The effect of family planning exposure on fertility choices and reproductive health care in rural Pakistan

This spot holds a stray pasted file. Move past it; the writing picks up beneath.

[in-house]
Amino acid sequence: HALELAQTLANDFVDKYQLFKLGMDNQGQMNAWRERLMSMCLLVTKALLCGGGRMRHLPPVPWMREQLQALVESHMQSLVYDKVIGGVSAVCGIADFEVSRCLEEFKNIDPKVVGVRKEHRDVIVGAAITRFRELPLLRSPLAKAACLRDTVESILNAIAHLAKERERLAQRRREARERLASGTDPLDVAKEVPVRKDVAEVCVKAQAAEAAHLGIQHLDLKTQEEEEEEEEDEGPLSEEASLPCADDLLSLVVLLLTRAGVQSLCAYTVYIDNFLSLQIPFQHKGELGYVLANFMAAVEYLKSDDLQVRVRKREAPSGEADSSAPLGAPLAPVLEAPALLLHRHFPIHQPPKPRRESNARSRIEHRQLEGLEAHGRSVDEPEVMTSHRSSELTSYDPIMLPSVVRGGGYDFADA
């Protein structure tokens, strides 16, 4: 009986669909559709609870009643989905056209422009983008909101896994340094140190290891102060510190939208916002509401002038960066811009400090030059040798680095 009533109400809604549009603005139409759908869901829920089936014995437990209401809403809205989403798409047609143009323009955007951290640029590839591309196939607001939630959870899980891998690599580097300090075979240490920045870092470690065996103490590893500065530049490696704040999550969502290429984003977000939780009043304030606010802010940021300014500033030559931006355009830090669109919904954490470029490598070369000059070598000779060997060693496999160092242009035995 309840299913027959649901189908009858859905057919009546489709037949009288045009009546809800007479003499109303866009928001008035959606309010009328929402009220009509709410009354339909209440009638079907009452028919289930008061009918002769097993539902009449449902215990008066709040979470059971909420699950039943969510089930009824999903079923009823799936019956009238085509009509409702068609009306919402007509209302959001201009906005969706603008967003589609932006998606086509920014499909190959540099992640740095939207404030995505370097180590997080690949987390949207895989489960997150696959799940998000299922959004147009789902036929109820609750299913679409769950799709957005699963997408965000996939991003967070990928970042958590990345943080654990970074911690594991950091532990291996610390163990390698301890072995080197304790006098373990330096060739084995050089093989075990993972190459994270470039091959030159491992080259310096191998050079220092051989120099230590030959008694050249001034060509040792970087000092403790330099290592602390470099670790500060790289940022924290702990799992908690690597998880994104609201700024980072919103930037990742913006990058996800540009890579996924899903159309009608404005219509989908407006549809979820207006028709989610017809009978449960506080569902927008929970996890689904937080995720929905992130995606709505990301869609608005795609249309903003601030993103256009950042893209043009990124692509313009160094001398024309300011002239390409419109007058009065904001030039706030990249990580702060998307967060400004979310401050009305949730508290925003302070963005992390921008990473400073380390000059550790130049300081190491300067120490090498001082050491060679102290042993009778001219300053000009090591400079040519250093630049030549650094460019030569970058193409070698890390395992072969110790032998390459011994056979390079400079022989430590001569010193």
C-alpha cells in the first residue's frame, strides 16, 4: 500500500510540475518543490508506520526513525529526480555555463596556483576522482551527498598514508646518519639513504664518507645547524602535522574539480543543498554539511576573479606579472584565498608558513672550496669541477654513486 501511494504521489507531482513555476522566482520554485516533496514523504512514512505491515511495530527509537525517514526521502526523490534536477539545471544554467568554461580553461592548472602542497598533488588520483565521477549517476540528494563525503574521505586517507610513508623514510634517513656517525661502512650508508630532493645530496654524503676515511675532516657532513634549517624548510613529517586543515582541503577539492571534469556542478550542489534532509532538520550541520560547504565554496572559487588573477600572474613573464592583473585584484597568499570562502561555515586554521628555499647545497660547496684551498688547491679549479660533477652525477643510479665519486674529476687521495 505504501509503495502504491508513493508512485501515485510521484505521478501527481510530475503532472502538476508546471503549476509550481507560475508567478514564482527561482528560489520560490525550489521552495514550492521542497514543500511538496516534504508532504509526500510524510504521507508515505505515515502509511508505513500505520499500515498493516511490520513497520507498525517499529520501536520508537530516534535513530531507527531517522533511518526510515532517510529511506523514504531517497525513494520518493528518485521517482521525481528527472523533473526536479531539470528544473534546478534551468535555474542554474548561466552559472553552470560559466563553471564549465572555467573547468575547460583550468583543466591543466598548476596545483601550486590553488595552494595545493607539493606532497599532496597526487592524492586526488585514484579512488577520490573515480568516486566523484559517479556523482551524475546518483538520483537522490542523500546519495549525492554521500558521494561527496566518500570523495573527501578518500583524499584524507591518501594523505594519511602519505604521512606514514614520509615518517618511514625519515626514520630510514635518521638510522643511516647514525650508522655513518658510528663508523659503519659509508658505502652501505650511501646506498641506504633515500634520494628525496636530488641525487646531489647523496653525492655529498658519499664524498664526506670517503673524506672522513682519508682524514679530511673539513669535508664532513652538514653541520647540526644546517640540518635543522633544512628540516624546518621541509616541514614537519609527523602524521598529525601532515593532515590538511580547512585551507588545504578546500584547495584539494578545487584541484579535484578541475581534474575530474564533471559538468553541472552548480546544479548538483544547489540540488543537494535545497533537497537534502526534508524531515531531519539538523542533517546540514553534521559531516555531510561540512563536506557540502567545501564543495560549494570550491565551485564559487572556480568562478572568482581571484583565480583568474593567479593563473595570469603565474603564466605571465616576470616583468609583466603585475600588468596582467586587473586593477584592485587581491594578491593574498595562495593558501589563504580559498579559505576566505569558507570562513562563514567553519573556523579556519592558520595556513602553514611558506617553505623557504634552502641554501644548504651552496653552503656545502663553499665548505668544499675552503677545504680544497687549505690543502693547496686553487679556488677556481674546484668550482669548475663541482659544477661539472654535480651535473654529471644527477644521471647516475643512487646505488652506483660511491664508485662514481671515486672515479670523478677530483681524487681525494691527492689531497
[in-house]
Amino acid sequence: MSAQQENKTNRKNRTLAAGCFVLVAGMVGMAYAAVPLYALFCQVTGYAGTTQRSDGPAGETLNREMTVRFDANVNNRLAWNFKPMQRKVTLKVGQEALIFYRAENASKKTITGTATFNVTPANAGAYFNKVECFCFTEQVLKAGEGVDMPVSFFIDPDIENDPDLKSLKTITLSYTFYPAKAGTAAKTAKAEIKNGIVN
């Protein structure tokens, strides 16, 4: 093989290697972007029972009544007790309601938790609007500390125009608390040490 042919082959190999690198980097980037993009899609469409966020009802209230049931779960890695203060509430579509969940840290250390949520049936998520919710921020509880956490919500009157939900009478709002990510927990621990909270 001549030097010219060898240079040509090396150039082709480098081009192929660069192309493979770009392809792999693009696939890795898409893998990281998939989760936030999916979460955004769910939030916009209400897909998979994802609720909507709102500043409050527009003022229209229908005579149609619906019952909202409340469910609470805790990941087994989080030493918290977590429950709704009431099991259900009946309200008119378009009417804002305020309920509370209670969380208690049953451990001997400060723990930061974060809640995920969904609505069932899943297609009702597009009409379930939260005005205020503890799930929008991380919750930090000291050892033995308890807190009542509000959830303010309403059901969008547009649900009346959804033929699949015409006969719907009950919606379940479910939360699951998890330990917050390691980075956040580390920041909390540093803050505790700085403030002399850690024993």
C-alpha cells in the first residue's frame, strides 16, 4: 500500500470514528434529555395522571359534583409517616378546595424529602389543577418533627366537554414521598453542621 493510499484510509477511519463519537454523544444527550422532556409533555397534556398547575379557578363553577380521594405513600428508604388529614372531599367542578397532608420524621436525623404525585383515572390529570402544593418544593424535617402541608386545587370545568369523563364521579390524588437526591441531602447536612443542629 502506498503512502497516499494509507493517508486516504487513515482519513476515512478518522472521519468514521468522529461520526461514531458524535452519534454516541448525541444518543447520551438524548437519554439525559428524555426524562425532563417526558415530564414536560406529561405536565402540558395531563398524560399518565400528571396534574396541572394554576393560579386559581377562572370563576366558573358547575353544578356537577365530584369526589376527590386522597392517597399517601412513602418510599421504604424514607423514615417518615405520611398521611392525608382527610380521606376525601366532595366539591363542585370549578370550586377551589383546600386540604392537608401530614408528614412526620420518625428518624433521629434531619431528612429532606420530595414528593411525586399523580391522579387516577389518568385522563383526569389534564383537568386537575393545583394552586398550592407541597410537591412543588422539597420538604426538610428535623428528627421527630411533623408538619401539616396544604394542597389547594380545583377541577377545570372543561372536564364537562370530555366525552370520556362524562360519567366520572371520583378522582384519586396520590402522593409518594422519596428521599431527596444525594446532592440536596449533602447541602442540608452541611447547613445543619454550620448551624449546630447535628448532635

This paper investigates whether family planning exposure mainly through the Lady Health Worker Program has had any effect on women’s fertility choices and use of reproductive health care service in rural Pakistan, using the 2013 Pakistan Demographic and Health Survey (PDHS). Exploiting variations in the program intensity across regions, we conduct instrumental variables (IV) estimation on the impact of family planning exposure on women’s fertility preferences and reproductive behaviors. Our analysis shows that even in the presence of strong son preferences in Pakistan, increasing family planning exposure reduces women’s incentive to have additional children. Moreover, family planning exposure is associated with more antenatal care visits, more deliveries performed by skilled professionals, and a greater chance of delivery at the health center. Finally, we examine the heterogeneity in the effect on fertility preference by age group and education level, and find that the effect is mainly significant for the educated and young women.
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